In June 1943, Army Air Force bombardier and former Olympic runner Louie Zamperini lies across a small raft in the middle of the Pacific Ocean. With him on the raft are the two other surviving crewmen of his crashed plane. The men have no rations or drinking water and hungry sharks constantly encircle them. The U.S. military has already given them up for dead.
Hillenbrand starts the book by throwing the reader into the middle of the action, immediately laying the foundation for the theme of Survival and Resilience as her characters face dire circumstances. Her description heightens the hopelessness of their situation, giving the reader a sense of how much strength, fortitude, and resourcefulness it took these men to survive.
On the morning of their twenty-seventh day at sea, a Japanese bomber spots the raft and opens machinegun fire on them. To escape the bullets, the men jump into the ocean. The bullets nearly hit them, but the men survive and climb back aboard the raft. As the bomber makes a second attempt, Louie dives into the water. Too weak to follow, the other crewmen take their chances on the raft. As the bomber flies overhead, the sharks swim toward Louie.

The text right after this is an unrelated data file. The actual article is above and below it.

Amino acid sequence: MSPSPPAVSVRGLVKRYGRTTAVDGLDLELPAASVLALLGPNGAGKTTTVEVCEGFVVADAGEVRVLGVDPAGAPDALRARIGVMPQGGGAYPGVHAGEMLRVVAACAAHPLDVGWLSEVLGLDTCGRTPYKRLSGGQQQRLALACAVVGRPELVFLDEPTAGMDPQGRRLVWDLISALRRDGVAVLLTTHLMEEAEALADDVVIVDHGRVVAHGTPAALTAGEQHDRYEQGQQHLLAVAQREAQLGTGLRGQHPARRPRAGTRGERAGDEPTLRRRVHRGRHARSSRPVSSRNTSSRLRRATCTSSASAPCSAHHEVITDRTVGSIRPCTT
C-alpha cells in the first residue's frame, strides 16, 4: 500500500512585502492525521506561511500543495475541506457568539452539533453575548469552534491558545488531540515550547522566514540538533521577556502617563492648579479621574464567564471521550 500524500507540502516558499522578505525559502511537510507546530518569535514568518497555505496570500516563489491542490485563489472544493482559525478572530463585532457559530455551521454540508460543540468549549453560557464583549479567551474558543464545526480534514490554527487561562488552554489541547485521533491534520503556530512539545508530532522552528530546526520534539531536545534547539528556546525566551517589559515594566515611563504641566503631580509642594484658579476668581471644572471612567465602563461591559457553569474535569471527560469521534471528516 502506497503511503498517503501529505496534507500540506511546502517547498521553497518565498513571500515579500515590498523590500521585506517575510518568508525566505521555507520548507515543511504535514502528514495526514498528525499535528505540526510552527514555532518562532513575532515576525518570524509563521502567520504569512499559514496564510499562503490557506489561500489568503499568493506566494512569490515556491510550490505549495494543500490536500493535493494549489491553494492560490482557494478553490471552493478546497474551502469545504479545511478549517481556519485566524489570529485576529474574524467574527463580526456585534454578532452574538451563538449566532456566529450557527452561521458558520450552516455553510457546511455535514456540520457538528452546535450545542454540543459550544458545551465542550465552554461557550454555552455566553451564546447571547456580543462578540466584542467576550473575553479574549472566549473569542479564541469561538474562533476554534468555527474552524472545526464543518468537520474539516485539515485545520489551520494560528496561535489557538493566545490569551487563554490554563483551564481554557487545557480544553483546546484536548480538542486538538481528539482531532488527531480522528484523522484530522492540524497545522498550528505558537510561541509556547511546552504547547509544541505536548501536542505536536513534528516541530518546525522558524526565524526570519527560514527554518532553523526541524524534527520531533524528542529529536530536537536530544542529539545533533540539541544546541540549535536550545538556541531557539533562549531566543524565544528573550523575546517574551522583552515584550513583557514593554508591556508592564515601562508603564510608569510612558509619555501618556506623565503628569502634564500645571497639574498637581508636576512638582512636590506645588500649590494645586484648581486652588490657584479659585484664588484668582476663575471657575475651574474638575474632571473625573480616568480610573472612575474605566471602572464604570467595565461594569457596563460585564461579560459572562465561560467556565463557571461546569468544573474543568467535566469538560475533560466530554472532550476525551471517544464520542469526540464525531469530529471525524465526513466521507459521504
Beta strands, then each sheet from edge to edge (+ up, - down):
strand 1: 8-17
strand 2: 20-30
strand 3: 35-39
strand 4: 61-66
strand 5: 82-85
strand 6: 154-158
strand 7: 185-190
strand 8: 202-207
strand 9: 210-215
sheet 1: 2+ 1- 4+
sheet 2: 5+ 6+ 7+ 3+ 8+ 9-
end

This preface introduces one of Louie’s core personality traits: resilience. Resilience is the ability to recover from and respond effectively to adversity. In this scene, Louie embodies the trait. Not letting the plane crash, the starvation, or the sharks break his spirit, Louie distinguishes himself from his crewmates, diving into the ocean to save himself rather than giving up and leaving his fate to chance or the accuracy of the bomber. This preface is an introductory snapshot of the adversity that Louie will face, and resiliently overcome, his entire life.